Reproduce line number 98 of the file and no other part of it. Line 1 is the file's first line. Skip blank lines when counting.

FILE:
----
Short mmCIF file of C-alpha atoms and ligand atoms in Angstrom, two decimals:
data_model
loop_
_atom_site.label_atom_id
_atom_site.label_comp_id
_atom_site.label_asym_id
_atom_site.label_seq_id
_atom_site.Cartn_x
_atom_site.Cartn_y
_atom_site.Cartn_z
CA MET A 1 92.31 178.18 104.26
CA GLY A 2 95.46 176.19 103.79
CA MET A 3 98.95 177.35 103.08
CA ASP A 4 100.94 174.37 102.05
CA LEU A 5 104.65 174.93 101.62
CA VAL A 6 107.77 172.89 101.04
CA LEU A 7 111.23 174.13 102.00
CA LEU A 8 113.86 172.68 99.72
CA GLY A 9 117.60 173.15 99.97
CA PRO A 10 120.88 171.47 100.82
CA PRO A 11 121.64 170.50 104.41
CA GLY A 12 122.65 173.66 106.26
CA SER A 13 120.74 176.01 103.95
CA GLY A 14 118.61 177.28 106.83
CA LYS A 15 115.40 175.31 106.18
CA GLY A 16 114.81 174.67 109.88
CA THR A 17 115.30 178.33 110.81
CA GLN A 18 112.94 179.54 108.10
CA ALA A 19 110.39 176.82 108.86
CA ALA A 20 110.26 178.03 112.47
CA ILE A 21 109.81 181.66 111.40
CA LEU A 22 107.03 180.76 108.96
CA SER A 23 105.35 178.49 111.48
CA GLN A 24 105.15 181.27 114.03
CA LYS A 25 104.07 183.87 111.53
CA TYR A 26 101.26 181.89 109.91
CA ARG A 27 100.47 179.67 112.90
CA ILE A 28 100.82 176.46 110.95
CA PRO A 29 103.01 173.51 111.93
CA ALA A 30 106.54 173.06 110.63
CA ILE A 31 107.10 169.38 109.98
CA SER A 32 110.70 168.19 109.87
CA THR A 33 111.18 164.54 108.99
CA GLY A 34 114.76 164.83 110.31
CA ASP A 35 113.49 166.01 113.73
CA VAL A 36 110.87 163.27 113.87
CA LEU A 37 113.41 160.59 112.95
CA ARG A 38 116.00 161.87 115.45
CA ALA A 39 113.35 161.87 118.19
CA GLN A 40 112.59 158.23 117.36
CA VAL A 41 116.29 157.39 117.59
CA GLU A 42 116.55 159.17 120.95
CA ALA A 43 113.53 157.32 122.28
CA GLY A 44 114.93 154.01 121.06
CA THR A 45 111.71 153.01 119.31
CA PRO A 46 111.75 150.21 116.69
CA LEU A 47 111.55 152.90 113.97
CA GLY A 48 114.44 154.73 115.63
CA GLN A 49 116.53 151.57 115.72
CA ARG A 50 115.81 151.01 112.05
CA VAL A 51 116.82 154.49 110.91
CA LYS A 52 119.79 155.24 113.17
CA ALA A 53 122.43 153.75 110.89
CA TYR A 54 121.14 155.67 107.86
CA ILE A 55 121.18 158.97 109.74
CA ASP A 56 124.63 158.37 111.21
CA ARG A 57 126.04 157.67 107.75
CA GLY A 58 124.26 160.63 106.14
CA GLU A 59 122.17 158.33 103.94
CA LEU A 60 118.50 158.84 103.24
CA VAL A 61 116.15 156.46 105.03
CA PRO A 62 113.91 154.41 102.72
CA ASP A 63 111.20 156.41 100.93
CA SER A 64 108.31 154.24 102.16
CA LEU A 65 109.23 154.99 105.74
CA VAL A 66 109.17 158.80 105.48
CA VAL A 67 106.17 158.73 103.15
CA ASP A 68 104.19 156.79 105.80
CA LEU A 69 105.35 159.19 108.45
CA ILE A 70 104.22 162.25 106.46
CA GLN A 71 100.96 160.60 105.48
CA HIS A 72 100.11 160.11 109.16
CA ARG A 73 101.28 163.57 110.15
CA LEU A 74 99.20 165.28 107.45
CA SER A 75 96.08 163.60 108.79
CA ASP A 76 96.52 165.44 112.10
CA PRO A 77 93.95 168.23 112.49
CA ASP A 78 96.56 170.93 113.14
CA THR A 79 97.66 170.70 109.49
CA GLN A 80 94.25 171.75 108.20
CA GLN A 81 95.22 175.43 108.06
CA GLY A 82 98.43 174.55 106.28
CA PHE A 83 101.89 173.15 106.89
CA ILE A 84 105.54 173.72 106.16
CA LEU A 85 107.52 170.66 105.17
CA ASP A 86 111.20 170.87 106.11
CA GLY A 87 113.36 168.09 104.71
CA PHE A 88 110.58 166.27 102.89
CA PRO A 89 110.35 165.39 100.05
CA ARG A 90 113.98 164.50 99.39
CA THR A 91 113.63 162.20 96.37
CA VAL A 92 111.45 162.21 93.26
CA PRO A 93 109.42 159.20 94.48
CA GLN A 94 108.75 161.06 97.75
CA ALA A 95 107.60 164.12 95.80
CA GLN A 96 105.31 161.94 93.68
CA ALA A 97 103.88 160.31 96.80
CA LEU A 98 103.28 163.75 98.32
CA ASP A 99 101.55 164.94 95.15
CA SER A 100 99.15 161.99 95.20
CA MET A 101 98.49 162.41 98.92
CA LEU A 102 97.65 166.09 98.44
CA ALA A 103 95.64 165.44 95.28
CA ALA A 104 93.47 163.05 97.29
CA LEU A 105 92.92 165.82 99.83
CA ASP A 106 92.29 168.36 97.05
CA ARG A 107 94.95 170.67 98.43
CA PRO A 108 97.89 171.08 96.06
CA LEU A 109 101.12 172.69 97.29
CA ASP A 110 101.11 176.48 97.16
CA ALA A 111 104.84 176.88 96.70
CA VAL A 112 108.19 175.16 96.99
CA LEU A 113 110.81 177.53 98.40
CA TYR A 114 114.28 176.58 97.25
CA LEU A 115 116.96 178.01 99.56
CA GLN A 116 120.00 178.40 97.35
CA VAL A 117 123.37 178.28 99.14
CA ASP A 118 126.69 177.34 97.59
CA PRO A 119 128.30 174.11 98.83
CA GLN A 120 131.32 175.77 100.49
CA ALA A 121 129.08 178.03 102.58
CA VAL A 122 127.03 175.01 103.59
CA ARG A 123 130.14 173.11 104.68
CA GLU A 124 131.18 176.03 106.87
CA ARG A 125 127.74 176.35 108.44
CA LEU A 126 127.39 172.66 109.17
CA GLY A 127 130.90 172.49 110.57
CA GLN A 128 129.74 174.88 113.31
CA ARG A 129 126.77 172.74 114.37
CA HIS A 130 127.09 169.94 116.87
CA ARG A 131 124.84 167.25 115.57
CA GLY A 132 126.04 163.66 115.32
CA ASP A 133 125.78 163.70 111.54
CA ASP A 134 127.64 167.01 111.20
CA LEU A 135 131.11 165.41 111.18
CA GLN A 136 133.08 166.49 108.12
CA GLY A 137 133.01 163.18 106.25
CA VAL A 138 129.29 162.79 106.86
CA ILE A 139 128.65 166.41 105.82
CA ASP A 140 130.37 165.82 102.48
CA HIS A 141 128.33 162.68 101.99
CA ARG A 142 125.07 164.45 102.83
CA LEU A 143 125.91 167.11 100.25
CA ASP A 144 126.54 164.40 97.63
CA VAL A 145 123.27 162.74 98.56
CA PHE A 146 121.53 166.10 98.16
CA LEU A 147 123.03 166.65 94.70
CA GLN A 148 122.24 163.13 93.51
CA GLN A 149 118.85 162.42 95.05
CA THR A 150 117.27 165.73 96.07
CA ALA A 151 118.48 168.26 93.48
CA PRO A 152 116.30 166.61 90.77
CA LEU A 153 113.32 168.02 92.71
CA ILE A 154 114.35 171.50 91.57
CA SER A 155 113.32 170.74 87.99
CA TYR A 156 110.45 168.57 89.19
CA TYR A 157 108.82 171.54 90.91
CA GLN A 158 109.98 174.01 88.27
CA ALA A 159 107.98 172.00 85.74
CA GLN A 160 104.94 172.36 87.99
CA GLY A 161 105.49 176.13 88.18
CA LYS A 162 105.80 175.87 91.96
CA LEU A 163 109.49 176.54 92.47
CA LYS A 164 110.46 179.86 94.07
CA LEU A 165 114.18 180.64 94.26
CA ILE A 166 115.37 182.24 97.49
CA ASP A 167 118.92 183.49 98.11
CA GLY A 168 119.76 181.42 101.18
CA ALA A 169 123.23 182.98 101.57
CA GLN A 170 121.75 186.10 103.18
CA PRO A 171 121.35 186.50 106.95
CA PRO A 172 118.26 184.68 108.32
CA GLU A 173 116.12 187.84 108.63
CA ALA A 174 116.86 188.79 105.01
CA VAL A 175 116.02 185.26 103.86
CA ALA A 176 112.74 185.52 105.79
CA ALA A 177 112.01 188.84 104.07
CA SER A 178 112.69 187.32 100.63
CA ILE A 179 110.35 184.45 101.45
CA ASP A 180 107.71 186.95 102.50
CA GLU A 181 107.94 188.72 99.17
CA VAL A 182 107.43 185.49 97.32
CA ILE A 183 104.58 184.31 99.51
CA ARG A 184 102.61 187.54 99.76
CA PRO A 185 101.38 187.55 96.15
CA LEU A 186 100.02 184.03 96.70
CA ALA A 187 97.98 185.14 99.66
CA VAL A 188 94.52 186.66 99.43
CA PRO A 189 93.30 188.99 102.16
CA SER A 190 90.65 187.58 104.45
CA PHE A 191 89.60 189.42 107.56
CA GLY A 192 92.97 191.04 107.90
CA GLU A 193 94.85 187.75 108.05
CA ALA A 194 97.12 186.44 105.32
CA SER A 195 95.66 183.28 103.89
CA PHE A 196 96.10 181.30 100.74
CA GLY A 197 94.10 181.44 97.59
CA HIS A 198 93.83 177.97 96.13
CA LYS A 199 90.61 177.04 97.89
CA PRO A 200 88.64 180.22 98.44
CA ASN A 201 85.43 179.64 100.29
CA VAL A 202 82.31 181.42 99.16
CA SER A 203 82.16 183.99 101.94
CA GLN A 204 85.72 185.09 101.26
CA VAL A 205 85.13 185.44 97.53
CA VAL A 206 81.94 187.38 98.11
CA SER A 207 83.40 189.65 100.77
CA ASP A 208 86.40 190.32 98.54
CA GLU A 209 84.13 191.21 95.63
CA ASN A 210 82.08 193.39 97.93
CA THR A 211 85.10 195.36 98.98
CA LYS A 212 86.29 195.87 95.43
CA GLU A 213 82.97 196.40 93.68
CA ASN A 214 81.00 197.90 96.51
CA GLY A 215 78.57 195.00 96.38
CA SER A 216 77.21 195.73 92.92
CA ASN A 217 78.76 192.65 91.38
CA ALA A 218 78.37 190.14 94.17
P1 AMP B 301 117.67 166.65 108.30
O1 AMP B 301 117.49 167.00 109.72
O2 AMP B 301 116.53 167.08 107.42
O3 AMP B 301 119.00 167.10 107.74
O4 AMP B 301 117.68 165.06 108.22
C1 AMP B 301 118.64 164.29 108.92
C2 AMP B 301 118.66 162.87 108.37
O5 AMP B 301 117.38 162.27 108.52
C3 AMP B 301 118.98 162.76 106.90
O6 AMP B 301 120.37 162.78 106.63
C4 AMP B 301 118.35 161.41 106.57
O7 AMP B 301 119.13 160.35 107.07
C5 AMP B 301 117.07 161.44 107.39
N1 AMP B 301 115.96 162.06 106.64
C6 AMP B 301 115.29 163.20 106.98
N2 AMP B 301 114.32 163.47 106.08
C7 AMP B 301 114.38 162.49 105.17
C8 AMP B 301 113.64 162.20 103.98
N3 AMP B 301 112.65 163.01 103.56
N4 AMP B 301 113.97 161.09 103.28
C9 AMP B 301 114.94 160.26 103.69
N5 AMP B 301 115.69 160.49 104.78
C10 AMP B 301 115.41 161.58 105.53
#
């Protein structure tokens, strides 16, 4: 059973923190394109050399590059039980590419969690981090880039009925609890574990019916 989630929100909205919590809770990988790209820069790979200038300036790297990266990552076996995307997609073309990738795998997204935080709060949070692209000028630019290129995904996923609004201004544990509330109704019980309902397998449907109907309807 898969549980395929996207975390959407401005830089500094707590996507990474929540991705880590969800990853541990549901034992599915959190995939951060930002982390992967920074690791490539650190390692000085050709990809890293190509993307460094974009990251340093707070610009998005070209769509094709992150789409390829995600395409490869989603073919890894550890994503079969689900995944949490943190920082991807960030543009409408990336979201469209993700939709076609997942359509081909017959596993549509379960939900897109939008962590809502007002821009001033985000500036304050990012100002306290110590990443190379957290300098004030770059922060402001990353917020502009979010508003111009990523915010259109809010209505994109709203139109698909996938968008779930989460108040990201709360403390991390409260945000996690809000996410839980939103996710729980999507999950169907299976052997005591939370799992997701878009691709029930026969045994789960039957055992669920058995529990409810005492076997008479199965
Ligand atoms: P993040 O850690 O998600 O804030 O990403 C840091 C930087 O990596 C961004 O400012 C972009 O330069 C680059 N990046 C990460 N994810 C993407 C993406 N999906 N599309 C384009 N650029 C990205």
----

CA PHE A 88 110.58 166.27 102.89